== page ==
This paper questions whether commodity taxation can ensure Pareto gains from trade liberalization in the presence of unemployment. To address this question, we extend the standard multi-consumer model of international trade to include efficiency-wage unemployment. Even if trade liberalization does not cause aggregate unemployment to rise, individual workers may lose jobs and would require compensation to maintain their pre-liberalization levels of welfare. This compensation would weaken the incentive to work efficiently and thus reduce the likelihood of Pareto gains. Our analysis in fact establishes that such gains from liberalization are infeasible under certain plausible conditions.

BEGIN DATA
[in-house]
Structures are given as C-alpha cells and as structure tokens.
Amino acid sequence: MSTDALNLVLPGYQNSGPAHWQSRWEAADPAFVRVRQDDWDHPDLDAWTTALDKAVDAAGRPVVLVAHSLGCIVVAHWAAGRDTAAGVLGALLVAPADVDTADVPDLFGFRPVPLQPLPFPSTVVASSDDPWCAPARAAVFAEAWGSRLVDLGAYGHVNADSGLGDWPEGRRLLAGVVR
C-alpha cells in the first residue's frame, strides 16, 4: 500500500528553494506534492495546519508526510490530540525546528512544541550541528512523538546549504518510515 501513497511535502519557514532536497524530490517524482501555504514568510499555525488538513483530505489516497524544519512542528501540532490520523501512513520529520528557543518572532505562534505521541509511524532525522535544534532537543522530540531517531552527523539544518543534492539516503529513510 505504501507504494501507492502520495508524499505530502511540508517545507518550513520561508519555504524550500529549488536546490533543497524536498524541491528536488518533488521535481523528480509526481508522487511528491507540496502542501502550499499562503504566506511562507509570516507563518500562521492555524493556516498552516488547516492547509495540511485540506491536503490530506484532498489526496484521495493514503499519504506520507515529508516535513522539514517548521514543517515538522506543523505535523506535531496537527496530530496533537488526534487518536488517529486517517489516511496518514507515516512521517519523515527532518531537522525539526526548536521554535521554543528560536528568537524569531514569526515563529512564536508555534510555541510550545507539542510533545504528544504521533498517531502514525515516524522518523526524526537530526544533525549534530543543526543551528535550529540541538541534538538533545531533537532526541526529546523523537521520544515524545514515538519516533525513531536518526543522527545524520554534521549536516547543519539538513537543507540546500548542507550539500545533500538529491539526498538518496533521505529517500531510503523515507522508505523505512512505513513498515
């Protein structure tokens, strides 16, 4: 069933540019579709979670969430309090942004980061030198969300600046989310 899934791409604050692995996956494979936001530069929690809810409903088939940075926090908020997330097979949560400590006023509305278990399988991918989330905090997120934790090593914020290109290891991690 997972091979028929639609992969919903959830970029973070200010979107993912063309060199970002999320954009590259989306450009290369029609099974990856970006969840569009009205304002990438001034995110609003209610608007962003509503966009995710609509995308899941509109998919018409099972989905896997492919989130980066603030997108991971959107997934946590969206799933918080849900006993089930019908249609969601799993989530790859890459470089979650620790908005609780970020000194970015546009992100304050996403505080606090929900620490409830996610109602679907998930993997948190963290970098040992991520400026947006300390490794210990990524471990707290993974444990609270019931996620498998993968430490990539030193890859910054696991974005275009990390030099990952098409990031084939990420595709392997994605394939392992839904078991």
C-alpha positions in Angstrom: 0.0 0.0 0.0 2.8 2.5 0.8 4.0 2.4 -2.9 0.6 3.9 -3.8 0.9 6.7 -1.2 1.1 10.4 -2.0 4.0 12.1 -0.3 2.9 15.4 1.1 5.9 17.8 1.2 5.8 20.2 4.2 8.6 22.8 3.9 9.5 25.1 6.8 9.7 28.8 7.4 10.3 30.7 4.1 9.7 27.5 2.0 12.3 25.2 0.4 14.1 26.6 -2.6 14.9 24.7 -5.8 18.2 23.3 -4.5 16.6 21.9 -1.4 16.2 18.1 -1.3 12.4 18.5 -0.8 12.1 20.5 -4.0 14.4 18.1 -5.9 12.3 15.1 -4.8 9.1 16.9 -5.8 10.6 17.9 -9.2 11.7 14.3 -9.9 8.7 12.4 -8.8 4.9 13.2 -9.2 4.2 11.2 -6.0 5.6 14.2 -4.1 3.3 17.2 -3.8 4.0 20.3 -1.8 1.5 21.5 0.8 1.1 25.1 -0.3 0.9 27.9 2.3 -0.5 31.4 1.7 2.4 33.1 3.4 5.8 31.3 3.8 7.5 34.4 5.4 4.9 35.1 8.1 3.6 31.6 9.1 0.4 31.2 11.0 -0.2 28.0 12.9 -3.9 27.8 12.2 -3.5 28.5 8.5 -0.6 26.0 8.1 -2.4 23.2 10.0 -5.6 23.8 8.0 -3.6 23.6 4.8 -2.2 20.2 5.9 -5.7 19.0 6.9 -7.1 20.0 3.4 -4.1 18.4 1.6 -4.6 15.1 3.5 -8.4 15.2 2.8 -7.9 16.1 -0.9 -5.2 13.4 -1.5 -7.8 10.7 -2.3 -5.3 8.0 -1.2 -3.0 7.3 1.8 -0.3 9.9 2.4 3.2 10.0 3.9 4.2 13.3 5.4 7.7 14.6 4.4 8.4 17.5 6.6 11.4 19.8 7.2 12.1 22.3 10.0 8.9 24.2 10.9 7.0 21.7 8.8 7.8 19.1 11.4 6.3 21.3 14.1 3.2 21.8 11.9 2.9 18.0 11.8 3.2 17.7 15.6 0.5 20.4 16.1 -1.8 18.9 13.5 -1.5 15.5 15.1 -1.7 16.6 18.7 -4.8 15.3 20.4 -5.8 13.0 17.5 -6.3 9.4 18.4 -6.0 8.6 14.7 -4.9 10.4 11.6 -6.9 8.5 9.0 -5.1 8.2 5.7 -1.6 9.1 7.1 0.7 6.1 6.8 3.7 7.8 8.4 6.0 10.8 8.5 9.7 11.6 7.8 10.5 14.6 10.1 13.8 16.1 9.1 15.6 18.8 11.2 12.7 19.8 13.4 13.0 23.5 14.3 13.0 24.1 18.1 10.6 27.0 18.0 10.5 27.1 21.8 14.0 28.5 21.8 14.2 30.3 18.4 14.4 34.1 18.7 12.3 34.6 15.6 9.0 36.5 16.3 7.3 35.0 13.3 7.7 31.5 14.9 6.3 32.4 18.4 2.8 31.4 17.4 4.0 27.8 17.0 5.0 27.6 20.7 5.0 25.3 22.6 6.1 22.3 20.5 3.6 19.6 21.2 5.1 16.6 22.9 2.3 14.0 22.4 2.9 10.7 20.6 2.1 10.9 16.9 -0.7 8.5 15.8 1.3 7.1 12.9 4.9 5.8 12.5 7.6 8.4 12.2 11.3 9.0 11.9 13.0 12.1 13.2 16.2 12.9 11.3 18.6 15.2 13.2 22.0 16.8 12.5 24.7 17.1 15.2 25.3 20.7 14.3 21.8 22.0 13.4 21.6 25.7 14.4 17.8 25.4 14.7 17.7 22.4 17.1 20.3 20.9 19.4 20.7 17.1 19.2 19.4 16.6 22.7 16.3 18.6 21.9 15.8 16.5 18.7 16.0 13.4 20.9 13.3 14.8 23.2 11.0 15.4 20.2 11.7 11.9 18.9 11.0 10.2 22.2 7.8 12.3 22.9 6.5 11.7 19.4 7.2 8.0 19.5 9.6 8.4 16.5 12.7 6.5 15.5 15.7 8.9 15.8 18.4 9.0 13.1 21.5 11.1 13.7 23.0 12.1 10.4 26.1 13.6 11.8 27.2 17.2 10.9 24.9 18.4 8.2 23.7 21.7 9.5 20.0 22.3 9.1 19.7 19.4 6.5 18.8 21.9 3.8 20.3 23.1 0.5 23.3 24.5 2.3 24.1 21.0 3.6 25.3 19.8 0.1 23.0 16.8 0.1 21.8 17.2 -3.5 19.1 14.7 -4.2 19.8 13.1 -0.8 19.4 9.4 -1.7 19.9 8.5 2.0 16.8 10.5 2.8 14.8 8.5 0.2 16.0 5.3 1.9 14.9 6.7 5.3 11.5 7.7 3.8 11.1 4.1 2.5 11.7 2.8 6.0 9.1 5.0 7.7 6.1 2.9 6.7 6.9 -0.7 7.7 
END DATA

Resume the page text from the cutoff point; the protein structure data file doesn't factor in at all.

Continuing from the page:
Additional Metadata
Keywords Efficiency-wage unemployment, Pareto gains, Trade liberalization
Persistent URL dx.doi.org/10.1016/0022-1996(94)90002-7
Journal Journal of International Economics
Citation
Brecher, R.A, & Choudhri, E.U. (1994). Pareto gains from trade, reconsidered. Compensating for jobs lost. Journal of International Economics, 36(3-4), 223–238. doi:10.1016/0022-1996(94)90002-7